There are various coding standards enforced at software companies which have the goal of increasing code reliability, portability, and, most importantly, readability in code written jointly by different developers.
These are usually in the following form, after carefully specifying what the words "must", "shall", "should", "might", etc. mean:
Rule 50: Floating point variables shall not be tested for exact equality or inequality.
Rationale: Since floating point numbers are subject to rounding and truncation errors, exact equality may not be achieved, even when expected.
These coding standards pose restrictions, usually on code which would be legal from the compiler's point of view, but it is dangerous or unreadable, and is therefore "considered harmful".
Now let's abuse this!
You are accepted as a member of a small standardizing committee at your company, which is intended to design the new coding standards every developer at the company will be required to use. Unbeknown to the others, you are secretly in the employ of a sinister organization and have as your mission to sabotage the company. You have to propose one or more entries to the coding standard which will later hinder the developers. However, you must be careful to not make this immediately obvious, otherwise you risk it not being accepted into the standard.
In other words, you must introduce rules to the coding standard which look legitimate and have a good chance of being accepted by the other members of committee. After the projects are started and countless man-hours are invested in the code, you should be able to abuse these rules (for example, by a technicality, or by a very literal interpretation) to flag otherwise normal and good quality code as being against the standard. So they must put a lot of effort in to redesign it, and the rules will hinder them from this point on, but as the rules are active for quite some time now, pure momentum will keep these roles alive, and as there are significant conflicts of interests between different levels of management, the other managers will probably keep the rules alive (they would be foolish to admit their mistake!), therefore hindering the company! Mwahahahahaaa!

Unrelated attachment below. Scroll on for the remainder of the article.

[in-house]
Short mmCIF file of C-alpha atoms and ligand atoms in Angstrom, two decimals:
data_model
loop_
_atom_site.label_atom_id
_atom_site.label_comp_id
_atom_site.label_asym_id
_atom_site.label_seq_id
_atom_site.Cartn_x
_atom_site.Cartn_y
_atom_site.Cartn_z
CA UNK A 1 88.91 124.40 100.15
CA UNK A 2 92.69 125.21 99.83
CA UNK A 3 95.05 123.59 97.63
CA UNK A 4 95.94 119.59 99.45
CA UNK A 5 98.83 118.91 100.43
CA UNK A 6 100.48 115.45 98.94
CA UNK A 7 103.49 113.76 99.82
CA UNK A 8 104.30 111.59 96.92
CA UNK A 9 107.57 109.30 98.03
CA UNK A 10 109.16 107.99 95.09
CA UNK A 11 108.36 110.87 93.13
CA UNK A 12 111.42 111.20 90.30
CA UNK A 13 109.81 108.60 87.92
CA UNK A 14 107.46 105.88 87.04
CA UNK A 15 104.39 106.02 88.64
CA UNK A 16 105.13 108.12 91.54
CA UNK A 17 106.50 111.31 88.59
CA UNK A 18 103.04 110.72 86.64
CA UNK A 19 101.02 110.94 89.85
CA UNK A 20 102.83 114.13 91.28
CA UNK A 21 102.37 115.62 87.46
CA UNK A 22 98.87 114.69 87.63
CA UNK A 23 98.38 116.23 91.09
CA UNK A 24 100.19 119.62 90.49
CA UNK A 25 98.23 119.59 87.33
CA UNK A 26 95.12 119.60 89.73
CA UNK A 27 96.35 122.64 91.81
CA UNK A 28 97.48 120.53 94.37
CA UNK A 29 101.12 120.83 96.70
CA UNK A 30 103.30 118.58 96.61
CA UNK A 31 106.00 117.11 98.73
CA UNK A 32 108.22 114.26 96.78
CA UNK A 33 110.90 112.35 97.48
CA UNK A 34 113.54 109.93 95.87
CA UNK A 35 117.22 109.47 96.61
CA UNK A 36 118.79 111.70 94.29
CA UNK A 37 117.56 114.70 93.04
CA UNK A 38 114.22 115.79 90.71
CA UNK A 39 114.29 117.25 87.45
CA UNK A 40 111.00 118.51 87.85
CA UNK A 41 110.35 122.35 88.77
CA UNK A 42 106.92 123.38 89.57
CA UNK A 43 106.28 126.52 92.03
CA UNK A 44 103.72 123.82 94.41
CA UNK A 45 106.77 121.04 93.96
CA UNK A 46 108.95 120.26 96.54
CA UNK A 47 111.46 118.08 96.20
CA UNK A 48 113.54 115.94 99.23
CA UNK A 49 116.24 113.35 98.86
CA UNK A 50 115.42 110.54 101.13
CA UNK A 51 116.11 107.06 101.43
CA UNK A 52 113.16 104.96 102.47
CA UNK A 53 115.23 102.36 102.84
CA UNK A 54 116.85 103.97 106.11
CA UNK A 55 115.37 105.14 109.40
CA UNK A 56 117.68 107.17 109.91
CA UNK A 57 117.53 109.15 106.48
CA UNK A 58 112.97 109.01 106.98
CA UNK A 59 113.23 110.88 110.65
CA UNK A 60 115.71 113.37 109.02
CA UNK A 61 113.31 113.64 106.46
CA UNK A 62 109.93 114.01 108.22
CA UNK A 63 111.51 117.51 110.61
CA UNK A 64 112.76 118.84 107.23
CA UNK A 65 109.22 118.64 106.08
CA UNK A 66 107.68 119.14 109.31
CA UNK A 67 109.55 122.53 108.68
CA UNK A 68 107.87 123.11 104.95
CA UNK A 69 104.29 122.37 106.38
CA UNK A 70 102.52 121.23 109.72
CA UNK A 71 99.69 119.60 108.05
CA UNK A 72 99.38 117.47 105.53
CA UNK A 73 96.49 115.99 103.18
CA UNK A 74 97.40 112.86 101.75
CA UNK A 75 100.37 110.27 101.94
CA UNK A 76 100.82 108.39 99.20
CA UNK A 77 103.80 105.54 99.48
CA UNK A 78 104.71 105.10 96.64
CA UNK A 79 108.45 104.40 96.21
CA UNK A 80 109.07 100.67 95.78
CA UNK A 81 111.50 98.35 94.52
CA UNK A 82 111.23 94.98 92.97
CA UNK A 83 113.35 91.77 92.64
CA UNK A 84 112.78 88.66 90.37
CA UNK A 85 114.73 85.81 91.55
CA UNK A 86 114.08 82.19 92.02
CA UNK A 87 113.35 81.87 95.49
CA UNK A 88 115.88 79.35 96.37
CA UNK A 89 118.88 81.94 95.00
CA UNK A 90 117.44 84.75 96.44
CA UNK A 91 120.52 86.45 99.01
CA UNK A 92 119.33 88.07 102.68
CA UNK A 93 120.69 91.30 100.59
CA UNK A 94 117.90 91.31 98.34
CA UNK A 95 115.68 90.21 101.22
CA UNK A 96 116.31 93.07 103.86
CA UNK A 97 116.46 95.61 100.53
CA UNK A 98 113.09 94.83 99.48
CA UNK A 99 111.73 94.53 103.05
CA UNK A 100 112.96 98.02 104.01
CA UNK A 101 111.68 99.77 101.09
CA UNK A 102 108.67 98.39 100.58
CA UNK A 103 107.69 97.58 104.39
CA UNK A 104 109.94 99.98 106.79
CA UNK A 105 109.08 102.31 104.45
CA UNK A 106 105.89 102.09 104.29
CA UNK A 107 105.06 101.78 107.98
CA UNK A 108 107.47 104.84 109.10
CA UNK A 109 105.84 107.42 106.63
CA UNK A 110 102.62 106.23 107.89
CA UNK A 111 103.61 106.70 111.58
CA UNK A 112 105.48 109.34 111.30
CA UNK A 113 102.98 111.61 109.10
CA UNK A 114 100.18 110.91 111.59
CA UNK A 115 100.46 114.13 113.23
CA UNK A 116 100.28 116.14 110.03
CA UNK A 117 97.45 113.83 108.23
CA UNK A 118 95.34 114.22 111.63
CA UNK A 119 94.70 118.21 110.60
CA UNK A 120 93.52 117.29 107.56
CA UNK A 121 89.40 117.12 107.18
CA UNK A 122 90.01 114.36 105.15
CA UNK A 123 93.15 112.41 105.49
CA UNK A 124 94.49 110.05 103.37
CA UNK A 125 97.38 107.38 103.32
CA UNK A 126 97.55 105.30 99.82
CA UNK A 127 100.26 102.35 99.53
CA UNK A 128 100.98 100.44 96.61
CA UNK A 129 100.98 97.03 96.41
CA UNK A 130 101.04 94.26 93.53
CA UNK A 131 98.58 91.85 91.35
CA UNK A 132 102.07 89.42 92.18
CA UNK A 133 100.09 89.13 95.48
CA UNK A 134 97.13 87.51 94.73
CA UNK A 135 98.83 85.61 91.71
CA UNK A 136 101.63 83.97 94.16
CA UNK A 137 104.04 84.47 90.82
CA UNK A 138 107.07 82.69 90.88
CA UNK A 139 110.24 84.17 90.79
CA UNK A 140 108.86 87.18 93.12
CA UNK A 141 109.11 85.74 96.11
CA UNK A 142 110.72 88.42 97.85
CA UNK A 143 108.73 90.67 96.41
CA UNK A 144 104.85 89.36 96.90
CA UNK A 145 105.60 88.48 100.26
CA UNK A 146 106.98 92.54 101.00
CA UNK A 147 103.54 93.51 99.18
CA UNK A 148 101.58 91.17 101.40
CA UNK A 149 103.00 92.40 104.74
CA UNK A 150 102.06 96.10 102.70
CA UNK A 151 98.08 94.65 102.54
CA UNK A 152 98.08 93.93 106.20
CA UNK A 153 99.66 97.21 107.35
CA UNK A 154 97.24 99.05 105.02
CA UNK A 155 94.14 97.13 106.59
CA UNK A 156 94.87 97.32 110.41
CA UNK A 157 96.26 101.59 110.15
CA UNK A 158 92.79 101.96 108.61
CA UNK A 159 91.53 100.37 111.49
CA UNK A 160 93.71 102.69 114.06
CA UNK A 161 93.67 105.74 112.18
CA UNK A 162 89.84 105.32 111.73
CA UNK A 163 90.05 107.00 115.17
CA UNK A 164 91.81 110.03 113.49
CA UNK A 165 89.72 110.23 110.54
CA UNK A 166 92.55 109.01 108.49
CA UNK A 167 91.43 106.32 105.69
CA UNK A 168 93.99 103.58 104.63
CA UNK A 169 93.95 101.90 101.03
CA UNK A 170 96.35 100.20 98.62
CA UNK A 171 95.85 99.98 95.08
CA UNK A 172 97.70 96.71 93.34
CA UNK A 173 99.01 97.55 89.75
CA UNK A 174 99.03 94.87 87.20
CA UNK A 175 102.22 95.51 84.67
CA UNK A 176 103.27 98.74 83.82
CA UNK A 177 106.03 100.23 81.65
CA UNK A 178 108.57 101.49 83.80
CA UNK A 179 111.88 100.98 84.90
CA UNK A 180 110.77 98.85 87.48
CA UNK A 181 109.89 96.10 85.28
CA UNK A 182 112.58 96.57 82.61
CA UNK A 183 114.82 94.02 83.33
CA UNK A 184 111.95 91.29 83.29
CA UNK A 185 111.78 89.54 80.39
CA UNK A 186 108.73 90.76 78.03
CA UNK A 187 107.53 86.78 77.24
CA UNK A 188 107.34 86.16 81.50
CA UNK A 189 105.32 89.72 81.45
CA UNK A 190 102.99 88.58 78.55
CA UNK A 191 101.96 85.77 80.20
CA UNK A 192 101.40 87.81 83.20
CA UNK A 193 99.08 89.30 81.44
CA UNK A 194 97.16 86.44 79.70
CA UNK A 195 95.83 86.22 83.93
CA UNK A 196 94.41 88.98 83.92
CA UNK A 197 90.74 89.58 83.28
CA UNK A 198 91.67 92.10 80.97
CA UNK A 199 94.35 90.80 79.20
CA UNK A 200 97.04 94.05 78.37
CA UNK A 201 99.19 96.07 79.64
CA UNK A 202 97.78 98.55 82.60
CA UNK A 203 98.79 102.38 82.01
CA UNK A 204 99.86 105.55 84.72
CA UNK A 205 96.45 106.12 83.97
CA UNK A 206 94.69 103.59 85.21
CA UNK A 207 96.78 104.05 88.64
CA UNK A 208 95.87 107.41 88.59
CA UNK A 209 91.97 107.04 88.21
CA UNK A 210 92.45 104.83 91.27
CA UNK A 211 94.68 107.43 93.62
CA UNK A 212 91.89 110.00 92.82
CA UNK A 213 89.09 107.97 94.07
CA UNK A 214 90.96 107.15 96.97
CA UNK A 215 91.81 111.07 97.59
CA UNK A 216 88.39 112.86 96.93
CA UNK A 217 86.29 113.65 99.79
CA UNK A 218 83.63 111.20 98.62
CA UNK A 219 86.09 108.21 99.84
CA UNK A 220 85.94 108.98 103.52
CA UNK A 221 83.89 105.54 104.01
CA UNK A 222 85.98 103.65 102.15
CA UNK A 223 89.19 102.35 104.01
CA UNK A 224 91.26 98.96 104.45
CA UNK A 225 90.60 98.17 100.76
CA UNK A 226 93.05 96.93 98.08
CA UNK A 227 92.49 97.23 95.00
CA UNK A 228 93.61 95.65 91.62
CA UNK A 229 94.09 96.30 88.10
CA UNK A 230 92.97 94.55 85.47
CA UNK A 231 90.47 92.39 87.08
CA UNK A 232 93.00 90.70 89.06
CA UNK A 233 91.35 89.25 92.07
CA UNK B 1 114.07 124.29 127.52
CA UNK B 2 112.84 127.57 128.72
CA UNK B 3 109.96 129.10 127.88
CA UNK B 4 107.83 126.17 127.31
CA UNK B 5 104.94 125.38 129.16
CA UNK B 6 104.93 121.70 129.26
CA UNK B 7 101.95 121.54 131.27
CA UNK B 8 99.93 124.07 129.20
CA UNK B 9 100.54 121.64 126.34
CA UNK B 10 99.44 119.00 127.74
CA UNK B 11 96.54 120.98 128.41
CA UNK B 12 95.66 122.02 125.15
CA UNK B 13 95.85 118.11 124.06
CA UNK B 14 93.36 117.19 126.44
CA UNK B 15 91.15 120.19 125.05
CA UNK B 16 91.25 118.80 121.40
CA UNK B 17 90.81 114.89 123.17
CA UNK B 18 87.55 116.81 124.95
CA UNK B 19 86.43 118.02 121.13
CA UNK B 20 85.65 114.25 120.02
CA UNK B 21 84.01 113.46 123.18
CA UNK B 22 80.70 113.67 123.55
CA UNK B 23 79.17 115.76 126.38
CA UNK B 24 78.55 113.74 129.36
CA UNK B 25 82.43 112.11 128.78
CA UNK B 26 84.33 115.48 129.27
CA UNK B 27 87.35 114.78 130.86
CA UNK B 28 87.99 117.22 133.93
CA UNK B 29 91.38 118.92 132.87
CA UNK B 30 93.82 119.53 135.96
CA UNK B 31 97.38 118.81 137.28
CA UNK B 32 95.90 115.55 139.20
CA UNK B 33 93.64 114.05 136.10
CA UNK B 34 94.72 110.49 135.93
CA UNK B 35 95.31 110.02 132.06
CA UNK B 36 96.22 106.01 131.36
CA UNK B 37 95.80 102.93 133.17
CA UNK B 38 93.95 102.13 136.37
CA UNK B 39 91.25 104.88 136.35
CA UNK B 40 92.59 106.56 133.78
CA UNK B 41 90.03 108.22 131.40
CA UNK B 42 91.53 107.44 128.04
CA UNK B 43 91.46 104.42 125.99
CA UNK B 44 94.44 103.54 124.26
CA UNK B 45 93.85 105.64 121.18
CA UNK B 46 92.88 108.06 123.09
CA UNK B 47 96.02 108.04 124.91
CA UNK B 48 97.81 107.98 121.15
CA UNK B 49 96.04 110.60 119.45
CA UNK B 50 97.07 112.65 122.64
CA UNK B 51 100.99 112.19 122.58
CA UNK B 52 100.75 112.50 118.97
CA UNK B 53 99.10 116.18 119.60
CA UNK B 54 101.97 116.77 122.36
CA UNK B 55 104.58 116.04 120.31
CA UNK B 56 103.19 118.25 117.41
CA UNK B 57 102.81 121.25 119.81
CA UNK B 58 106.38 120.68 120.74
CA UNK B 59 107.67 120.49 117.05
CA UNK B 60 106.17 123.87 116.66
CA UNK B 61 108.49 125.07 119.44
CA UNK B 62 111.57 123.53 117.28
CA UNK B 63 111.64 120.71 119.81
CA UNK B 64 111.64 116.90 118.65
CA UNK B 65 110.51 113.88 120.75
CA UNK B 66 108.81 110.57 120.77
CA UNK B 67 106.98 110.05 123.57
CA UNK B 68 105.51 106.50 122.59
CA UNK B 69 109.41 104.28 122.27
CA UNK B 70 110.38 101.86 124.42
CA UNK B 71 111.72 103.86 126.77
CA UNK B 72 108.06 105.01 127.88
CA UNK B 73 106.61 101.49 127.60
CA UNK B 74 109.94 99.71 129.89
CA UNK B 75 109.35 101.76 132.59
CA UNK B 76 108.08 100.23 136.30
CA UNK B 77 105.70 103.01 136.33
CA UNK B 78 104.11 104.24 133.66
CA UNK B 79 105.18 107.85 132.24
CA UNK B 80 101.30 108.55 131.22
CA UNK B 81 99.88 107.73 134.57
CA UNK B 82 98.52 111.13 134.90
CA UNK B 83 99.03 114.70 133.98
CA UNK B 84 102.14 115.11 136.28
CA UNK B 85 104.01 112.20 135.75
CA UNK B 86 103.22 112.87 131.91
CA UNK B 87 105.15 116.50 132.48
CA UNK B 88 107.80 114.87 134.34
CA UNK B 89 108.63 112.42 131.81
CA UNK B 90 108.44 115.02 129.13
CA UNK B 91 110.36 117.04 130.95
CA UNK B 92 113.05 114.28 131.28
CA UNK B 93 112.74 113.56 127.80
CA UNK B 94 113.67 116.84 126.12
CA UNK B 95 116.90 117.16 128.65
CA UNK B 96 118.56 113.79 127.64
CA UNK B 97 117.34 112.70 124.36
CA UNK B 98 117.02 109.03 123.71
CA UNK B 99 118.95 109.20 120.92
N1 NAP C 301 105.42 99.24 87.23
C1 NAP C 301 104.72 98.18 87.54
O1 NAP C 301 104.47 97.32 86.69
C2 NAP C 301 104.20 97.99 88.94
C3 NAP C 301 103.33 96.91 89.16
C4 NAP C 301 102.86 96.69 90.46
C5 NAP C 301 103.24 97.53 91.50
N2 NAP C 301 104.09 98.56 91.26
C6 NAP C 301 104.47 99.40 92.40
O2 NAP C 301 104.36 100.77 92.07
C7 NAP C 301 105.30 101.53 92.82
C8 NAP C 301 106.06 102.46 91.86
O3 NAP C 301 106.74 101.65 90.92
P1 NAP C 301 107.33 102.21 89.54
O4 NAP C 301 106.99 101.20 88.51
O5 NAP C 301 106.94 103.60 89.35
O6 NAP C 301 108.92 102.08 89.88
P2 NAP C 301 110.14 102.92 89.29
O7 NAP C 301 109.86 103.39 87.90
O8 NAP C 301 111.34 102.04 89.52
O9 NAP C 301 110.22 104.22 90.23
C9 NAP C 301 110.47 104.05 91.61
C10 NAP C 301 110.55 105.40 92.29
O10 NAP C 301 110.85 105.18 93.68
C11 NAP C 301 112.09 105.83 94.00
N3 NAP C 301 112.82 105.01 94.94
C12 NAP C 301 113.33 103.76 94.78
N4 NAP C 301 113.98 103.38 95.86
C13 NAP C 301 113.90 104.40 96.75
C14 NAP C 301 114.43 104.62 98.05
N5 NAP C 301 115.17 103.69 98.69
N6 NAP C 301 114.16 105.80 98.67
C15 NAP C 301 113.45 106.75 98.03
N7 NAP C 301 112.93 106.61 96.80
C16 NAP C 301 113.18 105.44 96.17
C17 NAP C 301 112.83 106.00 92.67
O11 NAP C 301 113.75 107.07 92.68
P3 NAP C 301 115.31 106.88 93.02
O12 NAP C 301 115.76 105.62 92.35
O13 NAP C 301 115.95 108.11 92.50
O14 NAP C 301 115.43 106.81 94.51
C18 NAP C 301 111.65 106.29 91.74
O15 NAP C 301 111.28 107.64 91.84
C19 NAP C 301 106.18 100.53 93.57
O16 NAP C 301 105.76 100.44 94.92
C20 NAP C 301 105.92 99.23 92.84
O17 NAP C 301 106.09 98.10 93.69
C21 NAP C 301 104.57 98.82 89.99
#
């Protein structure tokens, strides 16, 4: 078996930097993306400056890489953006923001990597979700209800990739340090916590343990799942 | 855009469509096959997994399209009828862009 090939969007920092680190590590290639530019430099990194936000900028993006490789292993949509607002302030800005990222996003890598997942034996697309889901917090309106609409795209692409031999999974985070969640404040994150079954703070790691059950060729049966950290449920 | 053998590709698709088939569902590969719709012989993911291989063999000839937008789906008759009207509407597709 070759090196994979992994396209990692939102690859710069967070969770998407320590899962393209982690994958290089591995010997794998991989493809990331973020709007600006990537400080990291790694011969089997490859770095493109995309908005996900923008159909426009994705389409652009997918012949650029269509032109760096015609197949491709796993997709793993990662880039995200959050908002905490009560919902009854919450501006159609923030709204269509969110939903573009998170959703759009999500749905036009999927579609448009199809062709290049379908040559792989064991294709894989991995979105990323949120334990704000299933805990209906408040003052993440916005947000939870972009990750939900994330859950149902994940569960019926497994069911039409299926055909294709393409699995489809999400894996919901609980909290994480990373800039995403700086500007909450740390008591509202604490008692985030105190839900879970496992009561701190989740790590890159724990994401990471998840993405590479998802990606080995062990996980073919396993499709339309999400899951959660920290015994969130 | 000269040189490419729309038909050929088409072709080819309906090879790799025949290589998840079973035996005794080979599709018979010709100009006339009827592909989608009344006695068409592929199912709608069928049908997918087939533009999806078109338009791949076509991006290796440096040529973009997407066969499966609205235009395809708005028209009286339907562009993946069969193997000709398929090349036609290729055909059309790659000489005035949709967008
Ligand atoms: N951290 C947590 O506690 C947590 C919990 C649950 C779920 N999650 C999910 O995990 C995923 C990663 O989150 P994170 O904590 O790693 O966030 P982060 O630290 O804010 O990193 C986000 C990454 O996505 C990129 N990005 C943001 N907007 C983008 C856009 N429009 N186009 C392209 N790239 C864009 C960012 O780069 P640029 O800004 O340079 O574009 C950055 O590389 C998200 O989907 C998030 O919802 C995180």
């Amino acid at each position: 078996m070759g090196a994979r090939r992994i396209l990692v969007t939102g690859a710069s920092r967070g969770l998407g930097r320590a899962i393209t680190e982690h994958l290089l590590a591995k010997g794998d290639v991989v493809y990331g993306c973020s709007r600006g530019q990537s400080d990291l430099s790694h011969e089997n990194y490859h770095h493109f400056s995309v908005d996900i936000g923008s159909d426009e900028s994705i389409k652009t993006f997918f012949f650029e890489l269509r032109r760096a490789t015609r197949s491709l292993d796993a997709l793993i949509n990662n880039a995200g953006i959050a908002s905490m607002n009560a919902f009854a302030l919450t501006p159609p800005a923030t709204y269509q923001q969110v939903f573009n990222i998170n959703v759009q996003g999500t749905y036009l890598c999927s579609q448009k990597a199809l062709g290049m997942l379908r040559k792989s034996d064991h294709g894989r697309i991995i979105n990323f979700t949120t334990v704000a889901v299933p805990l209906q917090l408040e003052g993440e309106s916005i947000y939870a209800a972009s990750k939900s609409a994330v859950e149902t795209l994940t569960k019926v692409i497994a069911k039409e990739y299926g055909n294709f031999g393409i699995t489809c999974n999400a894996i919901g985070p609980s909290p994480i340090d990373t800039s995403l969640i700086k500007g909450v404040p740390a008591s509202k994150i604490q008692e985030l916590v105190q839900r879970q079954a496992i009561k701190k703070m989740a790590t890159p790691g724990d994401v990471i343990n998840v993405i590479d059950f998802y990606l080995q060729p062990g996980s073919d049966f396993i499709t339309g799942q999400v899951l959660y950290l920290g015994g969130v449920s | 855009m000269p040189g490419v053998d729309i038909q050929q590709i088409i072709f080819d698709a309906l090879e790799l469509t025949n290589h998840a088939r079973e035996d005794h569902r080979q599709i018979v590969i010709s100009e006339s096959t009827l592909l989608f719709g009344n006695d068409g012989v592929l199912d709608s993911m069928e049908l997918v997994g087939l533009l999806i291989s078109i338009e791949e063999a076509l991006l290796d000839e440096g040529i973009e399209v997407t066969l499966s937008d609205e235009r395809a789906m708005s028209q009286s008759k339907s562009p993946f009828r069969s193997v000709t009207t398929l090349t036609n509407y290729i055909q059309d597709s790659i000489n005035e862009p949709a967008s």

The highest voted answer after approximately 2 weeks from the first valid entry wins. I have an idea for a good answer, but I will only post it a few days later, as someone else might come to the same idea, and I don't want to rob them from the pleasure. Of course, my own answer will not be accepted above any other, no matter the score.
Voters are encouraged to score answers based on how well the loopholes are hidden, and how frustrating to the developers they would be.
Rules and regulations
- The rule or rules must look professionally written, like in the above example
- The rules should look genuine (so things like "all variables must contain at least one underscore, one upper case letter, one lower case letter and two numbers" are not accepted. They would indeed hinder developers, but would most likely not be accepted by the committee) and if their merit is not immediately obvious, you should give a good rationale.
- You should be able to find a way to use/abuse your rules to sabotage the developers later on. You might abuse any ambiguity in other rules, or you might use multiple rules which are harmless on their own, but diabolical once combined!
- You should post an explanation in spoiler tags at the end of your post about how you could abuse the rules
- The language used must not be an esoteric language. A language widely used in real projects must be chosen, so languages with C-like syntax (instead of things like Golfscript) are preferred.